The original question on this post was: How to get Keras and Tensorflow to run with an AMD GPU.
The answer to this question is as followed:
1.) Keras will work if you can make Tensorflow work correctly (optionally within your virtual/conda environment).
2.) To get Tensorflow to work on an AMD GPU, as others have stated, one way this could work is to compile Tensorflow to use OpenCl. To do so read the link below. But for brevity I will summarize the required steps here:
You will need AMDs proprietary drivers. These are currently only available on Ubuntu 14.04 (the version before Ubuntu decided to change the way the UI is rendered). Support for Ubuntu 16.04 is at the writing of this post limited to a few GPUs through AMDProDrivers. Readers who want to do deep learning on AMD GPUs should be aware of this!
Compiling Tensorflow with OpenCl support also requires you to obtain and install the following prerequisites: OpenCl headers, ComputeCpp.
After the prerequisites are fulfilled, configure your build. Note that there are 3 options for compiling Tensorflow: Std Tensorflow (stable), Benoits Steiner's Tensorflow-opencl (developmental), and Luke Iwanski's Tensorflow-opencl (highly experimental) which you can pull from github. Also note that if you decide to build from any of the opencl versions, the question to use opencl will be missing because it is assumed that you are using it. Conversely, this means that if you configure from the standard tensorflow, you will need to select "Yes" when the configure script asks you to use opencl and "NO" for CUDA.
Then run tests like so:
$ bazel test --config=sycl -k --test_timeout 1600 -- //tensorflow/...
-//tensorflow/contrib/... -//tensorflow/java/... -//tensorflow
Update: Doing this on my setup takes exceedingly long on my setup. The part that takes long are all the tests running. I am not sure what this means but a lot of my tests are timeing out at 1600 seconds. The duration can probably be shortened at the expense of more tests timeing out. Alternatively, you can just build tensor flow without tests. At the time of this writing, running the tests has taken 2 days already.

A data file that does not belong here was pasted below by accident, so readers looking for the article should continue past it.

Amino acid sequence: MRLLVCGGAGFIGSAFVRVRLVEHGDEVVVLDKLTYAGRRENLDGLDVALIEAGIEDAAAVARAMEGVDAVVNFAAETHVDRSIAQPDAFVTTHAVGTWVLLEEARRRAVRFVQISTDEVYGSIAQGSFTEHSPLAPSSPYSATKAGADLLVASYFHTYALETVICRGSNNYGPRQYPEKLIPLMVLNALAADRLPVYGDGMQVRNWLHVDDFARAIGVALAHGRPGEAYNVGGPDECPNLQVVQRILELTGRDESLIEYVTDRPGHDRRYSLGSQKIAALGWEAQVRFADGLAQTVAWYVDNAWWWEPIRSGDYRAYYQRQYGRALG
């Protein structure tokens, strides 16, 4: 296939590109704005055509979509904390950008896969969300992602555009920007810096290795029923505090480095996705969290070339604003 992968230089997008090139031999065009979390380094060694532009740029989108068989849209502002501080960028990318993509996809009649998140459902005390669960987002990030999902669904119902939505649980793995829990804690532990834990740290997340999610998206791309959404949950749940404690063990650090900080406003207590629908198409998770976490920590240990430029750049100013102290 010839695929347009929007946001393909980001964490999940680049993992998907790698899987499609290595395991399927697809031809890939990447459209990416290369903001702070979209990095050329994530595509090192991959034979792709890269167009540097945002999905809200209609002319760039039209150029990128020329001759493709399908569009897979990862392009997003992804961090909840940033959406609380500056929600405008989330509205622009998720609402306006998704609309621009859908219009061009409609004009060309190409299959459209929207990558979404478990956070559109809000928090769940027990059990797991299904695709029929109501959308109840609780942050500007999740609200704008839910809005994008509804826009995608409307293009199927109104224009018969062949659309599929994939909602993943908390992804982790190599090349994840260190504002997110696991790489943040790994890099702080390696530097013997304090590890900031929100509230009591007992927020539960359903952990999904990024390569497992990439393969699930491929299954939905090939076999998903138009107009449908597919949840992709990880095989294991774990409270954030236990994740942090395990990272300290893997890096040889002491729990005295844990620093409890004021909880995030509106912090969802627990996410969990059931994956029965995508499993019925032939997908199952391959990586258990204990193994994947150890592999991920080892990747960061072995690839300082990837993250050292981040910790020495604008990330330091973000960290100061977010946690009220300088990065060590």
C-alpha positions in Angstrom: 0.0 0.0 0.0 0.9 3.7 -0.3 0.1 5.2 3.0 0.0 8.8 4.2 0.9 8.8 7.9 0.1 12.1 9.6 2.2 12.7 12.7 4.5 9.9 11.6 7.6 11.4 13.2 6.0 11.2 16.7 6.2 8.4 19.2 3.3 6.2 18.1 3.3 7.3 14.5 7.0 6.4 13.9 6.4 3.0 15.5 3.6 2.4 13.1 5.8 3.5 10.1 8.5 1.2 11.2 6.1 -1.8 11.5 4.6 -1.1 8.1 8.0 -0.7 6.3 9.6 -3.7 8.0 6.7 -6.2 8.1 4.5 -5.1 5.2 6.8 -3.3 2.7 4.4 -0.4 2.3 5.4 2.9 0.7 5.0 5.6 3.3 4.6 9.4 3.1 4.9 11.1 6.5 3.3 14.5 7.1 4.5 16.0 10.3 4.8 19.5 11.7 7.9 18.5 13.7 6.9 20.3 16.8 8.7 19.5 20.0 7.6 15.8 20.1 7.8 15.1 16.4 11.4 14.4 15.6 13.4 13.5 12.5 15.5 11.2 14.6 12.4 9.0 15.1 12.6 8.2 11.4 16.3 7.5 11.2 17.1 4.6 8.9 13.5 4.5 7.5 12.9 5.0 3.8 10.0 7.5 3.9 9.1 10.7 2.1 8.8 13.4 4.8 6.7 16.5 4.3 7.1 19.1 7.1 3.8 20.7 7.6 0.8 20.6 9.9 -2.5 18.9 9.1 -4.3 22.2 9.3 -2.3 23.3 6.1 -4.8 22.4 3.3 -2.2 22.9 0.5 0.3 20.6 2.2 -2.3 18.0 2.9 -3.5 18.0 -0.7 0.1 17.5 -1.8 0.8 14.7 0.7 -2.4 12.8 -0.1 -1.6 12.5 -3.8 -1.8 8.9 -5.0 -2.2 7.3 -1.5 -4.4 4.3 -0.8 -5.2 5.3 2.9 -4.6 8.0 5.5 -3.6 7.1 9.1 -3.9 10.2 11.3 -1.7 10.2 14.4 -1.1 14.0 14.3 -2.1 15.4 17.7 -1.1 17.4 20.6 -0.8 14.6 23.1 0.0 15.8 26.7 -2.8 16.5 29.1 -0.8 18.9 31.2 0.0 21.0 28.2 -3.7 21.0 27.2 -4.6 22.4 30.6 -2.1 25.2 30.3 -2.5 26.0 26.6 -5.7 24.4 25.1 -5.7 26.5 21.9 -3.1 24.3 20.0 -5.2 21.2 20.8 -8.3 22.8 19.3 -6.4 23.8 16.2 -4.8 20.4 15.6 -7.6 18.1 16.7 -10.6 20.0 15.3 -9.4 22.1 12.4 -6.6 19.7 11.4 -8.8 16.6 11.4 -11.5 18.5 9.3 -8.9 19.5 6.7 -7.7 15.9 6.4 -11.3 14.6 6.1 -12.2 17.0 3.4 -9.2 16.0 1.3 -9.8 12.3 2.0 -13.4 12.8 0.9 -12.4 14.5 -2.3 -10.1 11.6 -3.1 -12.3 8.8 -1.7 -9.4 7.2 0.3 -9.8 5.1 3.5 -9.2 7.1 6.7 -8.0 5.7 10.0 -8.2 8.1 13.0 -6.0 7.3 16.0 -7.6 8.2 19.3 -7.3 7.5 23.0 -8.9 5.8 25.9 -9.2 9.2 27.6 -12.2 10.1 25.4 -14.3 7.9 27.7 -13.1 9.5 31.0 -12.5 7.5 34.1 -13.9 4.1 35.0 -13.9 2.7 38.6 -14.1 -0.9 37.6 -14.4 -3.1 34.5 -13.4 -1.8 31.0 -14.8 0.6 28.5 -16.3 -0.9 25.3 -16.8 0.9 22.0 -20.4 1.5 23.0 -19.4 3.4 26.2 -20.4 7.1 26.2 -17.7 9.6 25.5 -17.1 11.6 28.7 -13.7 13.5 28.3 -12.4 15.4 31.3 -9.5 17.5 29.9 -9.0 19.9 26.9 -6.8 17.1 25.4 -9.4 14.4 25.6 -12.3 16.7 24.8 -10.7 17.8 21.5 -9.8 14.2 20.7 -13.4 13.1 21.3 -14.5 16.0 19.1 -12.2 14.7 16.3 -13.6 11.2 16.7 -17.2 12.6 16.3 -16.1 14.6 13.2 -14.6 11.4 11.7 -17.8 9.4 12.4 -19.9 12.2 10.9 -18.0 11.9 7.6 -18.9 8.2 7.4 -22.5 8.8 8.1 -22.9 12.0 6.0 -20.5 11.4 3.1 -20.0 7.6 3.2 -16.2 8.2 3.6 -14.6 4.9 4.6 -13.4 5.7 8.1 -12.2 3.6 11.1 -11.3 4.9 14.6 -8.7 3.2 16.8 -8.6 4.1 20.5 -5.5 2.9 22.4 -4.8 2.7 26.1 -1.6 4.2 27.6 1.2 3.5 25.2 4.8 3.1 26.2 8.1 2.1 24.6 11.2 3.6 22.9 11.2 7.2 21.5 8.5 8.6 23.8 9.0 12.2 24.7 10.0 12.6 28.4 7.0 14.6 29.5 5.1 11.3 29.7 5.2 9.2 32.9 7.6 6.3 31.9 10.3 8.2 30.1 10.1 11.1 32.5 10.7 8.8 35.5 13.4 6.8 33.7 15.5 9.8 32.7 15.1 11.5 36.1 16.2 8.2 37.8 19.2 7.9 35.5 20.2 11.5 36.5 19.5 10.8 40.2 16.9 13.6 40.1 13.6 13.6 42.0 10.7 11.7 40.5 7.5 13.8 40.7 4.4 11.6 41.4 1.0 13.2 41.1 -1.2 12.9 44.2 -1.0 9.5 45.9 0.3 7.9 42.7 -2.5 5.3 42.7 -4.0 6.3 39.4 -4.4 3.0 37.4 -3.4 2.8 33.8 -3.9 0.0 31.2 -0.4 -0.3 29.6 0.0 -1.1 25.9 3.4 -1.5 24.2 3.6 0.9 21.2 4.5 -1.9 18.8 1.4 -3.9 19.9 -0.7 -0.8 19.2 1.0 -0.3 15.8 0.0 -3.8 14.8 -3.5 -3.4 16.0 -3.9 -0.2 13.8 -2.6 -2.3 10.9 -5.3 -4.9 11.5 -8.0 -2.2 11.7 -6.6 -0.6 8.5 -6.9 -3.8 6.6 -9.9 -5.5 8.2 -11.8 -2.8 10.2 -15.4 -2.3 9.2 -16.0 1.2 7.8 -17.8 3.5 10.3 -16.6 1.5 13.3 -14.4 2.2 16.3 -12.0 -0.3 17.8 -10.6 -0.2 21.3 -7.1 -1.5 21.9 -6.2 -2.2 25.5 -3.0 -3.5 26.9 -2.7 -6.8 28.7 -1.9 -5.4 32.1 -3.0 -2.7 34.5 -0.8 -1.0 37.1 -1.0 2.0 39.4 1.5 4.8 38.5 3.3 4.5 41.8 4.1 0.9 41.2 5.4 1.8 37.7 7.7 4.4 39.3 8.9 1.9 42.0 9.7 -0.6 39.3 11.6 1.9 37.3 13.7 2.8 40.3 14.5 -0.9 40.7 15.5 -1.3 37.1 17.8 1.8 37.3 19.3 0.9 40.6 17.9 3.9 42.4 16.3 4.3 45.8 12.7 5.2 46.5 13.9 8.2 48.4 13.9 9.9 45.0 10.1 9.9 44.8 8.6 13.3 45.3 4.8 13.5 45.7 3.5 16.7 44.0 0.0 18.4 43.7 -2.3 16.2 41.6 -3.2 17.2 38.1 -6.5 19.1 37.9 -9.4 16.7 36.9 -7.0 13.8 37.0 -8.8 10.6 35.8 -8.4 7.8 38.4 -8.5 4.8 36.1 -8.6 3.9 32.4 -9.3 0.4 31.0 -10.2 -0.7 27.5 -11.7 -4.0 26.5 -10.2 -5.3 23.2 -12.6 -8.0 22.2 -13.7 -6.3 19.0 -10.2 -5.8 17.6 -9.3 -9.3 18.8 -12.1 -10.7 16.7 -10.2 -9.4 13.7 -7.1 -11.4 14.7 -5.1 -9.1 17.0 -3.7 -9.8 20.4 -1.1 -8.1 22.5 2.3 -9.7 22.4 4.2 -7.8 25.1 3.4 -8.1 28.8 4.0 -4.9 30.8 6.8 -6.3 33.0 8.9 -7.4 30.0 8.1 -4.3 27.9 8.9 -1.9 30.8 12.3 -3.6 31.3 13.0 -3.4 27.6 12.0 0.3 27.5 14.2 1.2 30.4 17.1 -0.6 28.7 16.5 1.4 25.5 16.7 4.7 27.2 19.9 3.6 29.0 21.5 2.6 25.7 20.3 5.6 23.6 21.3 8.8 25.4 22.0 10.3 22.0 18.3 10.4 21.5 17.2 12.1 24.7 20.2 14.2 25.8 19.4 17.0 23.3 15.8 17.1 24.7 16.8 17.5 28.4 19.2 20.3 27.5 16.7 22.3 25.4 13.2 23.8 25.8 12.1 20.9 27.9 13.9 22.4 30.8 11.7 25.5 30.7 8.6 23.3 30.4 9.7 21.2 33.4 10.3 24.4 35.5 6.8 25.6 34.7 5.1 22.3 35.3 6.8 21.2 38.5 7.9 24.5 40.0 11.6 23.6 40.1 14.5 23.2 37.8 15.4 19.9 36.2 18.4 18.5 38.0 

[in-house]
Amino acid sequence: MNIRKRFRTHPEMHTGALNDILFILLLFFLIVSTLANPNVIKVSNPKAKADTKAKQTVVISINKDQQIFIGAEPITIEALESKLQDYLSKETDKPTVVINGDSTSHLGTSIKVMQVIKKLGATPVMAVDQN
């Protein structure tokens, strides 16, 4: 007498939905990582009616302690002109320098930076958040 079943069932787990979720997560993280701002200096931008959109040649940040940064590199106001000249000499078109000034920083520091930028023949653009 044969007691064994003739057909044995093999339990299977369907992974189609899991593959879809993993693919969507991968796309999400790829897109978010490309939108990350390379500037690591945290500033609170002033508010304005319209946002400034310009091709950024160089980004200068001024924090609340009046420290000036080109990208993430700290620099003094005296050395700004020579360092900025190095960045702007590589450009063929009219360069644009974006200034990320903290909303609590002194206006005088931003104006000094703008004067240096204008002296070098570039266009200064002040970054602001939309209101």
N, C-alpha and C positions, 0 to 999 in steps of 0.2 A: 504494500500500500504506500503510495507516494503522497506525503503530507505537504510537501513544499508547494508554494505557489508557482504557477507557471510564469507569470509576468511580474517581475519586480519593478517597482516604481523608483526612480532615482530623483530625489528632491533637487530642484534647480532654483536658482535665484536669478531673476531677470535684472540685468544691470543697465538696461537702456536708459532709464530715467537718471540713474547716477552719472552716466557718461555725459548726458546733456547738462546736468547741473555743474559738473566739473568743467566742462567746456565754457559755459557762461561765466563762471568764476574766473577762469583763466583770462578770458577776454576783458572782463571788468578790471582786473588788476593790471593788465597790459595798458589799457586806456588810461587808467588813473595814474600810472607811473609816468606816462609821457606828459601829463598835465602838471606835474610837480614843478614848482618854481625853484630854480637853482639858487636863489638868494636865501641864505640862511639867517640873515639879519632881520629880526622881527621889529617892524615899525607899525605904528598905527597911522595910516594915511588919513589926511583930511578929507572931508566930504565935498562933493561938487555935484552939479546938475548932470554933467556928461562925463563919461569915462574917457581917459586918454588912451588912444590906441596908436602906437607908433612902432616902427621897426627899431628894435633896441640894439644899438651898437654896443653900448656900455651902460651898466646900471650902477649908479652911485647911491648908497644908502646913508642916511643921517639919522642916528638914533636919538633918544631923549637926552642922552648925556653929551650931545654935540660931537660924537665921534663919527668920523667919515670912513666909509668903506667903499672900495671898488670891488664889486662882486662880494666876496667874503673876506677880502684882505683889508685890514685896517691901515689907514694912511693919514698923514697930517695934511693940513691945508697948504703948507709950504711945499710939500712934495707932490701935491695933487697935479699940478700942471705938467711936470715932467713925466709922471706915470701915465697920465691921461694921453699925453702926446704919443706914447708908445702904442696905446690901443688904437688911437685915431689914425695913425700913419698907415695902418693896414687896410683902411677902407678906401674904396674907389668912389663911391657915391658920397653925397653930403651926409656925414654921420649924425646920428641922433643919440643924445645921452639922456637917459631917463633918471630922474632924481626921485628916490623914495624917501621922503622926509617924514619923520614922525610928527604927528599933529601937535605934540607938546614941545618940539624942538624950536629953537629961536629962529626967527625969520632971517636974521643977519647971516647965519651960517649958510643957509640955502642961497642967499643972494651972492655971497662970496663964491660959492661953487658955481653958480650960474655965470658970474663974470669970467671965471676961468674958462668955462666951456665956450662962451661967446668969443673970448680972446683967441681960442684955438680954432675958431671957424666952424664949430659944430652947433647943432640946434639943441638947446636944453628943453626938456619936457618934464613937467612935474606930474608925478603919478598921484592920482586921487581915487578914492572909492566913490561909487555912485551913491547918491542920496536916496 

Or just build the pip package like so:
bazel build --local_resources 2048,.5,1.0 -c opt --config=sycl //tensorflow/tools/pip_package:build_pip_package
Please actually read the blog post over at Codeplay: Lukas Iwansky posted a comprehensive tutorial post on how to get Tensorflow to work with OpenCl just on March 30th 2017. So this is a very recent post. There are also some details which I did not write about here.
As indicated in the many posts above, little bits of information are spread throughout the interwebs. What Lukas' post adds in terms of value is that all the information was put together into one place which should make setting up Tensforflow and OpenCl a bit less daunting. I will only provide a link here:
A slightly more complete walk-through has been posted here:
It differs mainly by explicitly telling the user that he/she needs to:
- create symlinks to a subfolder
- and then actually install tensorflow via "python setup.py develop" command.
Note an alternative approach was mentioned above using tensorflow-cl:
I am unable to discern which approach is better at this time though it appears that this approach is less active. Fewer issues are posted, and fewer conversations to resolve those issues are happening. There was a major push last year. Additional pushes have ebbed off since November 2016 although Hugh seems to have pushed some updates a few days ago as of the writing of this post. (Update: If you read some of the documentation readme, this version of tensorflowo now only relies on community support as the main developer is busy with life.)
UPDATE (2017-04-25): I have some notes based on testing tensorflow-opencl below.
- The future user of this package should note that using opencl means that all the heavy-lifting in terms of computing is shifted to the GPU. I mention this because I was personally thinking that the compute work-load would be shared between my CPU and iGPU. This means that the power of your GPU is very important (specifically, bandwidth, and available VRAM).
Following are some numbers for calculating 1 epoch using the CIFAR10 data set for MY SETUP (A10-7850 with iGPU). Your mileage will almost certainly vary!
- Tensorflow (via pip install): ~ 1700 s/epoch
- Tensorflow (w/ SSE + AVX): ~ 1100 s/epoch
- Tensorflow (w/ opencl & iGPU): ~ 5800 s/epoch
You can see that in this particular case performance is worse. I attribute this to the following factors:
- The iGPU only has 1GB. This leads to a lot of copying back and forth between CPU and GPU. (Opencl 1.2 does not have the ability to data pass via pointers yet; instead data has to be copied back and forth.)
- The iGPU only has 512 stream processors (and 32 Gb/s memory bandwidth) which in this case is slower than 4 CPUs using SSE4 + AVX instruction sets.
- The development of tensorflow-opencl is in it's beginning stages, and a lot of optimizations in SYCL etc. have not been done yet.
If you are using an AMD GPU with more VRAM and more stream processors, you are certain to get much better performance numbers. I would be interested to read what numbers people are achieving to know what's possible.
I will continue to maintain this answer if/when updates get pushed.
3.) An alternative way is currently being hinted at which is using AMD's RocM initiative, and miOpen (cuDNN equivalent) library. These are/will be open-source libraries that enable deep learning. The caveat is that RocM support currently only exists for Linux, and that miOpen has not been released to the wild yet, but Raja (AMD GPU head) has said in an AMA that using the above, it should be possible to do deep learning on AMD GPUs. In fact, support is planned for not only Tensorflow, but also Cafe2, Cafe, Torch7 and MxNet.